Jose Viera’s review published on Letterboxd:
What drew me to this low budget horror flick was the amazing cover art by Arrow Video. This grinning maestro surrounded by monsters and makeup effects fiends is very enticing for a horror fan. Going into the movie you immediately sense that director Anders Jacobsson is a man who was weaned on the likes of Dead Alive, The Evil Dead, and Friday the 13th. He borrows heavily from all of these features including their filmmaking techniques. Sam Raimi’s flying camera is employed quite often through out the movie to indicate the imagined supernatural forces possessing movie editor Eddie Tor Swenson (Johan Rudebeck). What’s really happening is that after hours upon hours of having to edit splatter pictures, Eddie begins to lose his mind. He works for a European movie distributor and his primary experience is at editing black and white art pictures. We see an example of one early on in the movie where Eddie is working around very old stiffs who can barely carry reels of film from one side of the room to another. I don’t know if I completely appreciate Jacobsson’s assessment of art house movies, since I feel that Europe makes some of the best of their kind across the world however, I also understand that the perspective of this movie is supposed to a be a very juvenile one. When we see the kinds of movies that producer Sam Campbell (Olof Rhodin) produces, we realize that the very movie we’re watching is the same kind of low brow slasher picture.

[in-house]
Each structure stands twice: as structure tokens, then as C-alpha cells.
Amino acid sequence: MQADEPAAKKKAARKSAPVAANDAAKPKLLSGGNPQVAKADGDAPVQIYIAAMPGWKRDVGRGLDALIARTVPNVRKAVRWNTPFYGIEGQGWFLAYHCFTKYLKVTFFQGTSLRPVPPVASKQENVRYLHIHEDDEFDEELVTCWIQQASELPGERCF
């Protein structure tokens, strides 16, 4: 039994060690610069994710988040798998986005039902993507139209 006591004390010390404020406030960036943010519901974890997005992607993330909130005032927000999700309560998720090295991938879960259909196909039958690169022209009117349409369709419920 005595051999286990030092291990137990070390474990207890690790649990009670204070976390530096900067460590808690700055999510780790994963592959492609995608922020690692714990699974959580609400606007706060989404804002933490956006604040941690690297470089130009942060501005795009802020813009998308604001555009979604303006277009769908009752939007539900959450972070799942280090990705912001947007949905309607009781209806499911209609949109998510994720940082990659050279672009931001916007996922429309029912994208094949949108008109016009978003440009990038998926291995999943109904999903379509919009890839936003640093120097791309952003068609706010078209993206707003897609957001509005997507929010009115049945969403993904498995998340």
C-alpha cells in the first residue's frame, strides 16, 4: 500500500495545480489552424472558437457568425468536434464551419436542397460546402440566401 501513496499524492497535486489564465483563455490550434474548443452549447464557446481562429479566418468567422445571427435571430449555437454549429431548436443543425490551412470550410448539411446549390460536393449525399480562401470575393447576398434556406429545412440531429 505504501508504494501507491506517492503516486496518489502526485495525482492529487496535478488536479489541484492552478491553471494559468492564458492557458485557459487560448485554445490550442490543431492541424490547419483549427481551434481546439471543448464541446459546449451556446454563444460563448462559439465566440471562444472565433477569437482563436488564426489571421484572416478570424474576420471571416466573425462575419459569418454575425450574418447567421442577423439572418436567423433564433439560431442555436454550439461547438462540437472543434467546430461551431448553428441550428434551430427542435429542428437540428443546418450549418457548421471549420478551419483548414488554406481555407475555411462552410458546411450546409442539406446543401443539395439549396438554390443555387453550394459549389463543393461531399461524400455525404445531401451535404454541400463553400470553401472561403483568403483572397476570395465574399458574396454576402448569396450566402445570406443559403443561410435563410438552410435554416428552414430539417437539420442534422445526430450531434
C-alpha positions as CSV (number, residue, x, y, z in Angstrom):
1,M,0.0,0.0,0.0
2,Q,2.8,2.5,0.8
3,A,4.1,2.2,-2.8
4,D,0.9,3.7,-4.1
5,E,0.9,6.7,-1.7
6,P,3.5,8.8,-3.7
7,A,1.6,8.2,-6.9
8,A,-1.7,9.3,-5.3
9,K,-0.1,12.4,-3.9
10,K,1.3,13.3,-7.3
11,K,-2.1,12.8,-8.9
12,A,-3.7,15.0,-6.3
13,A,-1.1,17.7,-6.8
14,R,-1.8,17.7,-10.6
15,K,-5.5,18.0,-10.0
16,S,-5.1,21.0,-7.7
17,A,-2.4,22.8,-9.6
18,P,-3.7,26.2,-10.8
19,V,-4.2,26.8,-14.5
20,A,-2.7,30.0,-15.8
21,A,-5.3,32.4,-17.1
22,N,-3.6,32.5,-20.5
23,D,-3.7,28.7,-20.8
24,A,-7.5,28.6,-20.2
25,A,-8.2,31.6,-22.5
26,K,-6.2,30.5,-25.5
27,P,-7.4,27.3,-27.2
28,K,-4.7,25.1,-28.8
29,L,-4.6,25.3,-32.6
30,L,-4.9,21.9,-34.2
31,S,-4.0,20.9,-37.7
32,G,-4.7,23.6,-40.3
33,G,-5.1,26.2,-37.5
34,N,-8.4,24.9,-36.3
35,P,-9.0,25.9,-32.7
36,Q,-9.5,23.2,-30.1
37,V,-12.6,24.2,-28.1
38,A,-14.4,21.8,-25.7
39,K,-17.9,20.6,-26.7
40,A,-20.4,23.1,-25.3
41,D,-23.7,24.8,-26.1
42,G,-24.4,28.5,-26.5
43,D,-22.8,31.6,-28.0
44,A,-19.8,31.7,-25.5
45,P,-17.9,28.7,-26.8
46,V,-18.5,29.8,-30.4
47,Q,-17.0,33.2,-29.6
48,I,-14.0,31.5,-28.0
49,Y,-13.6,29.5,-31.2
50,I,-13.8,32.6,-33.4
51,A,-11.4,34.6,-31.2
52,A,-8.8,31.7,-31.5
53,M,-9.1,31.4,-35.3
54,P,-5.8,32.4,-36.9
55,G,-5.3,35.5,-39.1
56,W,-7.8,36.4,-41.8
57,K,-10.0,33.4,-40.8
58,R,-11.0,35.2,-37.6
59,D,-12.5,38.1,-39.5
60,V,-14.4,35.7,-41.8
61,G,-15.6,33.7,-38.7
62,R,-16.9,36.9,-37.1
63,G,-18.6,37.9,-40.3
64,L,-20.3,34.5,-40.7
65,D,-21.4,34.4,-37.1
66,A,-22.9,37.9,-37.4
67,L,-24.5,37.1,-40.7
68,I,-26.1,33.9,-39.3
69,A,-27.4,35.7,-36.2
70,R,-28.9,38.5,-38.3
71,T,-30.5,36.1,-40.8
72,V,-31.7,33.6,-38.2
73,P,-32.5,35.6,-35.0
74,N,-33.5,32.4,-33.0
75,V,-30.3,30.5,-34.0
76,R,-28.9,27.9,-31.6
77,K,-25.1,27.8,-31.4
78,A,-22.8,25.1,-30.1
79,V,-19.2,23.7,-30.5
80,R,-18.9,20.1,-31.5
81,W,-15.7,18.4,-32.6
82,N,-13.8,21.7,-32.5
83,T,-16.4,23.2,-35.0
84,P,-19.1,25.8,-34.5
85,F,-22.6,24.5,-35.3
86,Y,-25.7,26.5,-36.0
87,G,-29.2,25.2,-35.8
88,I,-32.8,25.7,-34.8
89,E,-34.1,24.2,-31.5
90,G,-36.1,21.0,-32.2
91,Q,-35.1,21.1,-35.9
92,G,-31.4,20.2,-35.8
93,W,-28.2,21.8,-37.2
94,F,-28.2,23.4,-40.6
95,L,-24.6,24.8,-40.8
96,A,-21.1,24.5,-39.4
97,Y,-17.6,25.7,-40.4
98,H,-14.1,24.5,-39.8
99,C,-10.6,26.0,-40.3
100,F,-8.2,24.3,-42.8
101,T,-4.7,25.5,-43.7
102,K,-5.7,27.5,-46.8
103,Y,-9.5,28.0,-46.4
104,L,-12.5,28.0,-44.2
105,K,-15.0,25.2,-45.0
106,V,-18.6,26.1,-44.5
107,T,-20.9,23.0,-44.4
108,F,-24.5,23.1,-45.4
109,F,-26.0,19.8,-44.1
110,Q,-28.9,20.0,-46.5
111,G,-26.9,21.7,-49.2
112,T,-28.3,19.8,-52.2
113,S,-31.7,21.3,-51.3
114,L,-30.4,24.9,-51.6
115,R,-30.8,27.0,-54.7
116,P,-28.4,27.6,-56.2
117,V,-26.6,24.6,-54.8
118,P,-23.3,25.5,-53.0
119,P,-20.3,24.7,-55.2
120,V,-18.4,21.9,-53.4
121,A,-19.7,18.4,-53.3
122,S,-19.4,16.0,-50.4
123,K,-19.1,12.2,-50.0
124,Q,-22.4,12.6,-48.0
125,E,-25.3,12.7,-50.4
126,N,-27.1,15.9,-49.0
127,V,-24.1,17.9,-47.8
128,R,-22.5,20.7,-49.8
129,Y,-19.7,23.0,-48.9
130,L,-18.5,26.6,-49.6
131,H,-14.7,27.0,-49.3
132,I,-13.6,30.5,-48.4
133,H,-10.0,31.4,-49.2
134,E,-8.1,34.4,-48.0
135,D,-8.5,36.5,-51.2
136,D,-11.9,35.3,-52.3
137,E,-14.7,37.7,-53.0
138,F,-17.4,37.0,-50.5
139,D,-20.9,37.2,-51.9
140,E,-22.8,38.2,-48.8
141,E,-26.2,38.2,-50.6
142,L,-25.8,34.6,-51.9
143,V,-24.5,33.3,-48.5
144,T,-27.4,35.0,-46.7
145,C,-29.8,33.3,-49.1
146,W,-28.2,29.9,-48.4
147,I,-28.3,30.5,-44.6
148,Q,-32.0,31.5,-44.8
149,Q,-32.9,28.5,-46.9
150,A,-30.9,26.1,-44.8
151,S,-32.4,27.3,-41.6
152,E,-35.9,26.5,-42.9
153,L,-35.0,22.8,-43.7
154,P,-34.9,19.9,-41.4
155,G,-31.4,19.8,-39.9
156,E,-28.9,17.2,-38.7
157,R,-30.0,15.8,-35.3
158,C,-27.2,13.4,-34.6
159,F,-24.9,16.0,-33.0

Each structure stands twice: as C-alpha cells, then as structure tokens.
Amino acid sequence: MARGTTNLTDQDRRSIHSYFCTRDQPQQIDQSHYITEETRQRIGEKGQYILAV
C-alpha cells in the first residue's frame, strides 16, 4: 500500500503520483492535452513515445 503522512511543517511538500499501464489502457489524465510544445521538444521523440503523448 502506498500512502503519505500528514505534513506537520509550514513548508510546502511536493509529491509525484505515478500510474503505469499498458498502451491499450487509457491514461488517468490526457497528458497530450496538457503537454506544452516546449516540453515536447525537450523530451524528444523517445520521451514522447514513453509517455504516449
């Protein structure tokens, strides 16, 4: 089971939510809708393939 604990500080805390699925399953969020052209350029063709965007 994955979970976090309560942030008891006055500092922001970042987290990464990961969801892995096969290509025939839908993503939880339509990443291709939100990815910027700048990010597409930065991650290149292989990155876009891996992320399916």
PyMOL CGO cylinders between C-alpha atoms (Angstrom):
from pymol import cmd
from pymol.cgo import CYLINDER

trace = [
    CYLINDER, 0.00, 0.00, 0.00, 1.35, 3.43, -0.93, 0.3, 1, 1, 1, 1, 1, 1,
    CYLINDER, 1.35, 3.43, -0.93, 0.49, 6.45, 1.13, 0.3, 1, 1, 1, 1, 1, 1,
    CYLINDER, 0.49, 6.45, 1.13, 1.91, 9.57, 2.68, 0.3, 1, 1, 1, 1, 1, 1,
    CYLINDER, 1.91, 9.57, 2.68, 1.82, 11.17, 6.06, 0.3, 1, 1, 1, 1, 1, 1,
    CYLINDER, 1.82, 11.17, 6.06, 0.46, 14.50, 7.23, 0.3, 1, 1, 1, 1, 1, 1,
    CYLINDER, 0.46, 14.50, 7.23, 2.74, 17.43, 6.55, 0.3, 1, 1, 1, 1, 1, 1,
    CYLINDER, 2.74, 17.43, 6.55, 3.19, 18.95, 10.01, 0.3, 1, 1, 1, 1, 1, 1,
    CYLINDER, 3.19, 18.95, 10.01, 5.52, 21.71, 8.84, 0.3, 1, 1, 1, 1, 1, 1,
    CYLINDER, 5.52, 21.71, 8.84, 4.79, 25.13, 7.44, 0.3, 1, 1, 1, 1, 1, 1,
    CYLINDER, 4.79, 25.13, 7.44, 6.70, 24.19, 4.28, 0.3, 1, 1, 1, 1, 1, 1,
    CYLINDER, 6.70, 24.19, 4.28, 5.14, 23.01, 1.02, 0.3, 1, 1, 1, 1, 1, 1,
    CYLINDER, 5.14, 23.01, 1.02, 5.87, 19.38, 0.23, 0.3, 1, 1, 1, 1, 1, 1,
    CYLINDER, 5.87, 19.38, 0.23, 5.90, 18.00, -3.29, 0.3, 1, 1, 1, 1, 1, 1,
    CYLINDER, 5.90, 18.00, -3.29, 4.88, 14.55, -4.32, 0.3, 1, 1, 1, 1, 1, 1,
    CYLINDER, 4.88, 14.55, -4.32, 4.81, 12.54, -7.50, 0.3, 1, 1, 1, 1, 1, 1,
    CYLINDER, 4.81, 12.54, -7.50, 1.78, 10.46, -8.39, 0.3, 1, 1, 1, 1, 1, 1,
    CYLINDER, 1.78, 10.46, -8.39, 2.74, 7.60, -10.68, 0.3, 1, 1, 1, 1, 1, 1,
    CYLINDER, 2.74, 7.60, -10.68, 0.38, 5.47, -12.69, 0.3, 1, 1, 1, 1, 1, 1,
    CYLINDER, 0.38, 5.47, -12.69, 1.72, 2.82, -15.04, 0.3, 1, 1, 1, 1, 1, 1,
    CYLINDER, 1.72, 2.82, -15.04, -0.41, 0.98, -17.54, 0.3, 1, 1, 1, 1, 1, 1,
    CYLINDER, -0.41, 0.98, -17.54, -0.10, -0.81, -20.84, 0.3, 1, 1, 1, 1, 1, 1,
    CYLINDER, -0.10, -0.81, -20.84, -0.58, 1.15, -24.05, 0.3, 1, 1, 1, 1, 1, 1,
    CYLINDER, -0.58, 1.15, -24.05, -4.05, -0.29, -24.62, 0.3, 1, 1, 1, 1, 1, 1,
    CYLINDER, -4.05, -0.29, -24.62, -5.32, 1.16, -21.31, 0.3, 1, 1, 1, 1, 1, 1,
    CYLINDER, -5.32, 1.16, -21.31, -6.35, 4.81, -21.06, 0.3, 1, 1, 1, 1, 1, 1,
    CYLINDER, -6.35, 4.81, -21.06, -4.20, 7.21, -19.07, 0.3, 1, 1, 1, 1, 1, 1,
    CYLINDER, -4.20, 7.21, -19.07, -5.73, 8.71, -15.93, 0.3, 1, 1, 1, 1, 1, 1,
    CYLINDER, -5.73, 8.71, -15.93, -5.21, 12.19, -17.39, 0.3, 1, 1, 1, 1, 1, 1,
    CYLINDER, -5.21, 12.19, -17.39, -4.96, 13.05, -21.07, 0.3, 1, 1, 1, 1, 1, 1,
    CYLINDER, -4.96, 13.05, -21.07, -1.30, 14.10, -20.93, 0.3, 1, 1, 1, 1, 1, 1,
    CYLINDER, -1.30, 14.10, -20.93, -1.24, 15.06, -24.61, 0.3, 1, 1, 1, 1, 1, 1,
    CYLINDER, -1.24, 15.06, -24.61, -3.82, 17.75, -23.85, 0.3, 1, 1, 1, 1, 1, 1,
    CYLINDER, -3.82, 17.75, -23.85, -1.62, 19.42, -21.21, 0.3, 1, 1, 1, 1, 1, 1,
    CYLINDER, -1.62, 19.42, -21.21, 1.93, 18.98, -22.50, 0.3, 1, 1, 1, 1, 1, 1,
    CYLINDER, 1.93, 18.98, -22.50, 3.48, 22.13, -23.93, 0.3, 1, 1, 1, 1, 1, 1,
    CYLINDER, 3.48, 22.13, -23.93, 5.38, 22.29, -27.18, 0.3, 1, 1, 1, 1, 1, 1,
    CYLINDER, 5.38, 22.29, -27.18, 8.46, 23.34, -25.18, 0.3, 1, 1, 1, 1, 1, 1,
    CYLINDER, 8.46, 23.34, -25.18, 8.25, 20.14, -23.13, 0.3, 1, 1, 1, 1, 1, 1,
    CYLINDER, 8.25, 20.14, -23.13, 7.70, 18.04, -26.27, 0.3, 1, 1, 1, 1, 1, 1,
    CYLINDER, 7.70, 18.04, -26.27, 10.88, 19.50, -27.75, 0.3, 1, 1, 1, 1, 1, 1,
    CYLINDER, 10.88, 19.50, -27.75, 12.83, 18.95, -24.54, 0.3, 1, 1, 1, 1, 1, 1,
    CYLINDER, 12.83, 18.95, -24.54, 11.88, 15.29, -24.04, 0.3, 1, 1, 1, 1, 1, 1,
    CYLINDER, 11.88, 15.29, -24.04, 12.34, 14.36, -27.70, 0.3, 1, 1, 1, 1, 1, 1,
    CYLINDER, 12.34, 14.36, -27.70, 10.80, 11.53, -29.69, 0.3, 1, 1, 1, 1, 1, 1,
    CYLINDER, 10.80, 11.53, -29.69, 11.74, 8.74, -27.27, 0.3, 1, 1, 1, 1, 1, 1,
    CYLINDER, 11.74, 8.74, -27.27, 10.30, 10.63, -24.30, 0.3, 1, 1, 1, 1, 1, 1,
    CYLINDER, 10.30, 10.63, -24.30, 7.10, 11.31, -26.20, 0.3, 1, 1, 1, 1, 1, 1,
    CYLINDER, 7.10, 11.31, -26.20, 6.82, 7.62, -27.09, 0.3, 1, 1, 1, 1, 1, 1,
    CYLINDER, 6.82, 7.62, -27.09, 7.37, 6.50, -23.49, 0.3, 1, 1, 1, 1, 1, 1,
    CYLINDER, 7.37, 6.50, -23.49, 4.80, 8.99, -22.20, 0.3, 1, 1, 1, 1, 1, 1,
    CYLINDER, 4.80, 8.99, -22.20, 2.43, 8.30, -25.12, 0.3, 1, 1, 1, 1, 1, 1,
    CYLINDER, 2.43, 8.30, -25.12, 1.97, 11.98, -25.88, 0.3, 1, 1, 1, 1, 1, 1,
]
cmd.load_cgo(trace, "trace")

What’s interesting about this movie for me is that I just finished reading an article covering director Tom Holland. Holland, as you probably know, directed Fright Night. He was talking about the idea of elevated horror. Movies like Hereditary, The Witch, or the new Suspiria are considered elevated horror. The gist of the article is basically that Tom Holland doesn’t think there’s really an elevated horror. It all boils down to the viewers and their preferences. Holland didn’t obviously make elevated horror. He made FUN horror. What’s the ultimate difference? Besides awards accolades. So interestingly enough I feel that Jacobsson draws a line in the sand and tries to skewer arthouse cinema, but he leaves out the idea of elevated horror. He doesn’t skewer Rosemary’s Baby or The Exorcist. It seems to me that this absence is conspicuous. Almost like those films are part of the horror club rather than some loftier echelon of movies. I found myself reviewing The Omen earlier this year. I actually didn’t realize that I in fact was looking at The Omen as a film that isn’t elevated horror. I compared it to Rosemary’s Baby and The Exorcist, but I said that it’s not at those two movies level. Now I realize that in a way I do categorize horror movies as elevated or non elevated. What does that mean? Have I been conditioned by the film establishment? I also recall reading an interview with Sam Raimi where he’s happy that movies like Get Out are getting awards love and yet he expressed a fear that horror movies were going to be too awards friendly. He thinks that horror works well because it’s sort of like the film industries ugly-red-headed-stepchild. Being on the fringes of movies gives horror a lot of liberty to be very challenging. To do things other movies don’t have the guts to do. That’s a lot of thoughts that went through my head as I watched this movie.